That night I unwrapped the cake and cut off a slice. It tasted fresh and good even though it was 2.5 years old.
By now some of you are undoubtedly scratching your head and wondering what the heck pork cake could possibly be. For my family, pork cake is *the* Christmas cake we eat every year. It's a dark, dense cake with a fine texture and a crunchy crust, studded with walnuts and raisins, and flavored with wine or what have you. The cake has always reminded me something of a pound cake crossed with a white fruit cake. It's sweet but not too sweet, and goes well with a glass of milk or a cup of coffee. We often have it with fruit salad made from fresh apples, grapes, oranges, canned pineapple, and sometimes flaked sweetened coconut.
My paternal grandmother has made these cakes as long as I can remember, maybe as long as my dad can remember. It's an old recipe, one that actually includes pork fatback but no dairy or eggs. Food historians may be reminded of recipes from the war years, when butter was in short supply, or even during the Depression when you made do with whatever odd ingredients you might have on hand and didn't have to buy. However, I suspect this recipe is much older than that, stretching way back into the Appalachian past, from maybe the 1700's or even older.
While a dessert made from pork fatback may sound terribly odd these days, pork cake is clearly related to recipes for the mincemeat pies of early England in the 15th, 16th, and 17th centuries. I imagine that my American ancestors made pork cake to take advantage of the abundance of pork fat available in the fall after the hogs were slaughtered. I'm sure just black walnuts would have been used as they were free in the woods for the price of collecting and cracking open. Molasses may have been used instead of brown sugar. Apple cider, apple jack, or maybe even moonshine flavored with fruit may have been used to moisten and flavor the cake while it was stored. (My grandmother herself uses Ripple wine.) This cake is a good keeper and would easily be good at Christmas even though it had been baked a month or so earlier.
Clearly this recipe is not meant for those following kosher, halal, or similar dietary rules. And I was surprised to learn via Google that Wallis Warfield, who became the Duchess of Windsor, was apparently a fan of pork cake, with a recipe variation found here. The reviewer of the Duchess's recipe reported that she could taste a pronounced pork flavor in each bite, but that's never been an issue with my grandmother's cakes.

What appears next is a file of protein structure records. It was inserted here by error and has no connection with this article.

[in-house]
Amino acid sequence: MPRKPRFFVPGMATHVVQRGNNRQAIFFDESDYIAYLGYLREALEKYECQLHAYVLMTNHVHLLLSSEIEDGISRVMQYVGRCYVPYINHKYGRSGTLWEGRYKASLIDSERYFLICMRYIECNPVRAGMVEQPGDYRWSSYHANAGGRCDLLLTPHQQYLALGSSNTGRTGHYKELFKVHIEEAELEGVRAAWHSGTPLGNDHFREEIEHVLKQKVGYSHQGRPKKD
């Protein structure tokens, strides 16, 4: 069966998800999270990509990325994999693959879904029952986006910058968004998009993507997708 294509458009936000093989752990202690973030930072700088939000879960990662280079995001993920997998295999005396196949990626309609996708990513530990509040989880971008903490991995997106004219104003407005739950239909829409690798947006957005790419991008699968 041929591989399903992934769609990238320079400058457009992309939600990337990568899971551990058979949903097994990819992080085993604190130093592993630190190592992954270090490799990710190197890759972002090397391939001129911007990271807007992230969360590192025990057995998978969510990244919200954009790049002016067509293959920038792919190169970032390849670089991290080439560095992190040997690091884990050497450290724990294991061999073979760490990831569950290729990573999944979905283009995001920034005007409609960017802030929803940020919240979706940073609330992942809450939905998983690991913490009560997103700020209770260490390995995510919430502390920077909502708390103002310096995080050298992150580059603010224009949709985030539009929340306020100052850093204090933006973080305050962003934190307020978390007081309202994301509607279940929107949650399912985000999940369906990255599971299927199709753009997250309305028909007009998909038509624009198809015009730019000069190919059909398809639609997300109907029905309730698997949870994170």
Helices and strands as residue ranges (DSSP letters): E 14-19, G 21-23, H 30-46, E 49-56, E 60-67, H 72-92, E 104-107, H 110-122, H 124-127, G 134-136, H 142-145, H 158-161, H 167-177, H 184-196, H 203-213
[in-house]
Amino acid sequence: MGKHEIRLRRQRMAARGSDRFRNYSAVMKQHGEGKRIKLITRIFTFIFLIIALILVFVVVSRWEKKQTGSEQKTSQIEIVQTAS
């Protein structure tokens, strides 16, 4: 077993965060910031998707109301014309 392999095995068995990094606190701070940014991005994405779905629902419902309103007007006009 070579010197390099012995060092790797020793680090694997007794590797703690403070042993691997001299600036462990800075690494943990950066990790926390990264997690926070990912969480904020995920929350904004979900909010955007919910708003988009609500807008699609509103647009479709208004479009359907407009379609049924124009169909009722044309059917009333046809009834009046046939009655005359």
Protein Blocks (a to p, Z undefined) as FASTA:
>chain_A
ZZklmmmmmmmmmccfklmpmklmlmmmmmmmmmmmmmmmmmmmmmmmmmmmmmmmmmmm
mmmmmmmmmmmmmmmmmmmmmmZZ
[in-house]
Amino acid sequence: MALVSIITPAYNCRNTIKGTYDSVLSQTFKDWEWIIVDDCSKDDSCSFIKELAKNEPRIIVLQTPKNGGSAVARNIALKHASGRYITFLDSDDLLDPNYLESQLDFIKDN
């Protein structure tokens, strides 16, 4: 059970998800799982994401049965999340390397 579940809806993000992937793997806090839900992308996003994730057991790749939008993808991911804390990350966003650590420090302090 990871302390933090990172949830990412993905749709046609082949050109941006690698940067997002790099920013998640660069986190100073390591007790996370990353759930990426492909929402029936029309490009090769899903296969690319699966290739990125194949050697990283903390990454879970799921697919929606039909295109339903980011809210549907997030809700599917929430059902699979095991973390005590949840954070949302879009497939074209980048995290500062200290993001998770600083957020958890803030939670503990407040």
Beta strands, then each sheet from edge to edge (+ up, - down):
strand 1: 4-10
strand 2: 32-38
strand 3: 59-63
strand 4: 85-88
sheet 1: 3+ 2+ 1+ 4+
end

So here is my grandmother's recipe for pork cake in all of its quirky glory. I should tell you that 1) Granny never uses a printed recipe as she cooks from her memory, and 2) I haven't used this recipe myself. I should also add that I don't think Granny makes her cakes with the fatback that has been salted. I don't think I'd try substituting lard for the fatback as lard melts much more easily and doesn't have the same texture as the fatback.
Pork Cake (makes two cakes)
8 cups flour
1 TBS cinnamon
1 TBS nutmeg
1 TBS baking soda
1 pound pork fatback, ground fine
1 pint perked, strong coffee
4 cups brown sugar
1 pound raisins
1 pound chopped English walnuts
1 cup chopped black walnuts
Preheat oven to 350 degrees. Sift flour, spices, and baking soda together and set aside. Combine ground fatback, hot coffee, and brown sugar. Gradually add flour mixture to fatback mixture and mix well. Batter will be thick. Mix in raisins and nuts until well incorporated into the batter. Spoon batter into two greased tube pans. Bake for about two hours or until toothpick comes clean.
Let cakes cool in pans. Soak a handful of cotton balls or a wad of cotton gauze with wine, apple cider, apple jack, or what have you and place in the center of the cakes. Wrap each cake well in aluminum foil. Place cakes in a plastic five gallon bucket along with several fresh apples. The apples will help keep the cakes moist. Cover the bucket with a lid and store out of direct heat and light. Allow the cakes to mellow over a month or so before serving.
At some point my grandmother will no longer make pork cakes and I'll pick up the tradition to continue it. I know when the time comes I'll be tempted to reduce the amount of fatback used, maybe substitute dried cherries for the raisins, or use apple jack to flavor the cake. But for now, I'll let Granny make her cakes as long as she's able, and I'll enjoy the flavor that comes from a long family tradition.